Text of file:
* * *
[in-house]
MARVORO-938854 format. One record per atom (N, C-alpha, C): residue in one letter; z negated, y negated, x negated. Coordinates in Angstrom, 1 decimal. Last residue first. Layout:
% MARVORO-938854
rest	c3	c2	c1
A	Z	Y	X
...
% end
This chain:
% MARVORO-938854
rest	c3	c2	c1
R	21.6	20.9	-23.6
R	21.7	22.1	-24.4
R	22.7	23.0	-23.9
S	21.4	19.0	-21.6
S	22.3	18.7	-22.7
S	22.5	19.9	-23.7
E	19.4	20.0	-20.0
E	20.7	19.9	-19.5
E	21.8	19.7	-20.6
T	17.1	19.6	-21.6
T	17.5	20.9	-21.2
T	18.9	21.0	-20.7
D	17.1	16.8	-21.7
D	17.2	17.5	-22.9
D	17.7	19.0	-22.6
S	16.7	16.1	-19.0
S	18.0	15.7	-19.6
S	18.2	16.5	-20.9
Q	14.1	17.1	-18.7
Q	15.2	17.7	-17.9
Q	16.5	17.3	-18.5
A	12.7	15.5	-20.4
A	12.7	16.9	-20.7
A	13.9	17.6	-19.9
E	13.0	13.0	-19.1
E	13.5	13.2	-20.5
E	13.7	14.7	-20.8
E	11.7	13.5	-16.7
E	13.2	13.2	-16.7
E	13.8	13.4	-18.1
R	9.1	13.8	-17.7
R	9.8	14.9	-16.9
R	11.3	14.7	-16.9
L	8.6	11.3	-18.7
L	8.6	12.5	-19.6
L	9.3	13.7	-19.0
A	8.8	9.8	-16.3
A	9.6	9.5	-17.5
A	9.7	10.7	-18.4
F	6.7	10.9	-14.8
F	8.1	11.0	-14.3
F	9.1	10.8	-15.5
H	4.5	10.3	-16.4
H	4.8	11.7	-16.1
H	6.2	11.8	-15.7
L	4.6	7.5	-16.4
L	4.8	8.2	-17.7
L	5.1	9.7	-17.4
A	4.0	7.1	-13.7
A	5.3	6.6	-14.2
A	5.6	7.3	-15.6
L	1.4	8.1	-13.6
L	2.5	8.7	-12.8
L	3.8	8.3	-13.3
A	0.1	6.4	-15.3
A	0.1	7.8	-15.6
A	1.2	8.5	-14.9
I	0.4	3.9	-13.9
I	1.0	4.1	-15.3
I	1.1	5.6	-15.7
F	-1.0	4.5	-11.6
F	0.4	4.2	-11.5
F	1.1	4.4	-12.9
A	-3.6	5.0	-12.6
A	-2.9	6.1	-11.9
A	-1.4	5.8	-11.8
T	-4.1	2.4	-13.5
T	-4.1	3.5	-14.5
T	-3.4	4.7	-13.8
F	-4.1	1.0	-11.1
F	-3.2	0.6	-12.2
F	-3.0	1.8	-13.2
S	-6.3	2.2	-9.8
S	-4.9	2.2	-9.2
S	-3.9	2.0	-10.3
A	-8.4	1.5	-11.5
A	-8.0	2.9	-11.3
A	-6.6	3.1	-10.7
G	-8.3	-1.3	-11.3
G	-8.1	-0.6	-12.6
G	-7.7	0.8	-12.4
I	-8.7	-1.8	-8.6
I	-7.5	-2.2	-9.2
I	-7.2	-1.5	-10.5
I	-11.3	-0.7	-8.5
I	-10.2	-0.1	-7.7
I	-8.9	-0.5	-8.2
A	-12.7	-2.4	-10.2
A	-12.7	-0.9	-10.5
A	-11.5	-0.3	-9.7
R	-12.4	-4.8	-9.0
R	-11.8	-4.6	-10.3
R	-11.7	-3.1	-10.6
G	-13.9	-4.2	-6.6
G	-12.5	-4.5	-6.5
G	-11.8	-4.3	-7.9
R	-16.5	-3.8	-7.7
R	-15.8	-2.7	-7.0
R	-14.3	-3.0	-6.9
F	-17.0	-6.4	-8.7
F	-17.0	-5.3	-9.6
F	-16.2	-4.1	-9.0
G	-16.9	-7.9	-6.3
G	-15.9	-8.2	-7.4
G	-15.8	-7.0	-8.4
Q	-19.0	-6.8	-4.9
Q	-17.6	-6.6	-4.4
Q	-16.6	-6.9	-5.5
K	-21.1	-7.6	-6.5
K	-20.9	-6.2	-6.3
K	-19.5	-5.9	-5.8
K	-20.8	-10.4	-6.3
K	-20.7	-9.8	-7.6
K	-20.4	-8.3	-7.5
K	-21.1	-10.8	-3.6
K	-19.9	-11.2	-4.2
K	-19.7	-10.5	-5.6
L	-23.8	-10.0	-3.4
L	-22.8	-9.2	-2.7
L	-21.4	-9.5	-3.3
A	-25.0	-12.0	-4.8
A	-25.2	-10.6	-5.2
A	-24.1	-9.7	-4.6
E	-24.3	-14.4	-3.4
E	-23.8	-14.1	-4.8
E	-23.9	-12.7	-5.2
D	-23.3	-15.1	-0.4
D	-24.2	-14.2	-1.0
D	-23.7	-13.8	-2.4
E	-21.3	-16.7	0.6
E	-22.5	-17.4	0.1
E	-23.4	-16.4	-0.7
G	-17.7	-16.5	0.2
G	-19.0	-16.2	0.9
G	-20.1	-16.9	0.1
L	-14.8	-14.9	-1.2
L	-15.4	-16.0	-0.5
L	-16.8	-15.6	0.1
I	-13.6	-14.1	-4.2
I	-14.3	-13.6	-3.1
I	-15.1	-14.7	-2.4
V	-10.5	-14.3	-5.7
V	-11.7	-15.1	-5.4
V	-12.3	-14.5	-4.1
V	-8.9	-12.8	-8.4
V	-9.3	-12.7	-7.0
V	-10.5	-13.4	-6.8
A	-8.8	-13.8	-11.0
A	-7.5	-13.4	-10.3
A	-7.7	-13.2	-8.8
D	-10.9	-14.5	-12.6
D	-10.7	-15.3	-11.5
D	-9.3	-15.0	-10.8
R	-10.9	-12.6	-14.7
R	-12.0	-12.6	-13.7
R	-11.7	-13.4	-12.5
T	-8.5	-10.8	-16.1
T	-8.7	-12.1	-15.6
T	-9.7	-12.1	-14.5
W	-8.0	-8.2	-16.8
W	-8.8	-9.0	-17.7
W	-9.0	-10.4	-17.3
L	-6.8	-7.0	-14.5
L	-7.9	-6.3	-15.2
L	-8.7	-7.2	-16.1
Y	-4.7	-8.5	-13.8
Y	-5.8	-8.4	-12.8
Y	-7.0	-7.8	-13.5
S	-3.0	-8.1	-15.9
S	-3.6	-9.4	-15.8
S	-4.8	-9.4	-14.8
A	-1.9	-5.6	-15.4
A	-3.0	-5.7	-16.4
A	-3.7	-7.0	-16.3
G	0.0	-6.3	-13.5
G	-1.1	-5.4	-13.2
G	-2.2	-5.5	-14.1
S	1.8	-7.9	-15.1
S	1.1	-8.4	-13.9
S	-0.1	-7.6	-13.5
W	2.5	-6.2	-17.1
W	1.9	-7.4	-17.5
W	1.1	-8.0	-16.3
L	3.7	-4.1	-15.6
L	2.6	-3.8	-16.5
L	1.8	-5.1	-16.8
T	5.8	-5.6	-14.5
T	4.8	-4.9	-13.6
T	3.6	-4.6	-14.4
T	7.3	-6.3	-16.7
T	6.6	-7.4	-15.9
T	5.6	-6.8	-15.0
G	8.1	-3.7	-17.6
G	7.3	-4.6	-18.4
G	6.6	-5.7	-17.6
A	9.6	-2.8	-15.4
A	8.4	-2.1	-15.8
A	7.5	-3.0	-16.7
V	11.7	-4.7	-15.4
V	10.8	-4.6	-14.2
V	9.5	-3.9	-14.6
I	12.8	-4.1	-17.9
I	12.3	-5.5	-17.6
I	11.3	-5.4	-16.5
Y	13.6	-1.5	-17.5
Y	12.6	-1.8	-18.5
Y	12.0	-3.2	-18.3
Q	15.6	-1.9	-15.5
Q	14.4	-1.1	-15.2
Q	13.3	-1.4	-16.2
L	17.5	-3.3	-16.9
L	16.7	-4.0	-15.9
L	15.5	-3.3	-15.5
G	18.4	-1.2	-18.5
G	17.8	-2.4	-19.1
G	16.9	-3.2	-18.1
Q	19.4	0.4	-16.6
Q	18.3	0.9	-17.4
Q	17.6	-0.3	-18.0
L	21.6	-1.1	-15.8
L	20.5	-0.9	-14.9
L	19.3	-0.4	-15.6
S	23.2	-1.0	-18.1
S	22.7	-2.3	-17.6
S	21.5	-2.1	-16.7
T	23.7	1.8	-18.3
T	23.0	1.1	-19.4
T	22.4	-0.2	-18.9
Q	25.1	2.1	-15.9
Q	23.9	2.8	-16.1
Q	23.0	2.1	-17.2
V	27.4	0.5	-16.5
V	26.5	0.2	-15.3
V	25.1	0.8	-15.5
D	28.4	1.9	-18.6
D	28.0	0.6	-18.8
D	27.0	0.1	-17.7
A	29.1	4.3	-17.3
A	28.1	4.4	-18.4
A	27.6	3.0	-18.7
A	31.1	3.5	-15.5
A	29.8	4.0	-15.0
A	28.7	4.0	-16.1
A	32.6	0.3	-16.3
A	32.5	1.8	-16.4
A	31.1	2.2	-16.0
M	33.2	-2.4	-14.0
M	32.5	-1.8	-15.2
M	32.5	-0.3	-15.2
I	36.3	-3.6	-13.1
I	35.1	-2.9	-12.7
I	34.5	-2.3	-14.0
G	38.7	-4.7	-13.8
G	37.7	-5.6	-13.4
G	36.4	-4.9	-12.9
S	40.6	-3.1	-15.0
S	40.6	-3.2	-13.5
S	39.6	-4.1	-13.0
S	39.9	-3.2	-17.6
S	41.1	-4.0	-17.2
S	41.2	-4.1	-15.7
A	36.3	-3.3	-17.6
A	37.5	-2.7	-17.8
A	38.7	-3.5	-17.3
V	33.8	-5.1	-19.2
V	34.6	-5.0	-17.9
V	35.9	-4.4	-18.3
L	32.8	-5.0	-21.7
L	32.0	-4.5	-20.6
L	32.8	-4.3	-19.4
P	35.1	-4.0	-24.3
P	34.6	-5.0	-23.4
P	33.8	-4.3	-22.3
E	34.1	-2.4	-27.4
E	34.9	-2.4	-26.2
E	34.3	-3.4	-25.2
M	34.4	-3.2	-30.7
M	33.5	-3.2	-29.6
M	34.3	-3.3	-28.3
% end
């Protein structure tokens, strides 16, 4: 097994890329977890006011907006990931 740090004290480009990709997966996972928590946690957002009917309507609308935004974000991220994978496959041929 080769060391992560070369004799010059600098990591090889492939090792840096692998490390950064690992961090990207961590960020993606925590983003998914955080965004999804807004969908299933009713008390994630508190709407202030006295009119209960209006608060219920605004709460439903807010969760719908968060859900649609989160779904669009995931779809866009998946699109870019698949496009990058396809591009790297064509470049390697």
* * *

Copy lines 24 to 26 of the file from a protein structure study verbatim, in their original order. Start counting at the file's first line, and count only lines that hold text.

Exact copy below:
D	17.2	17.5	-22.9
D	17.7	19.0	-22.6
S	16.7	16.1	-19.0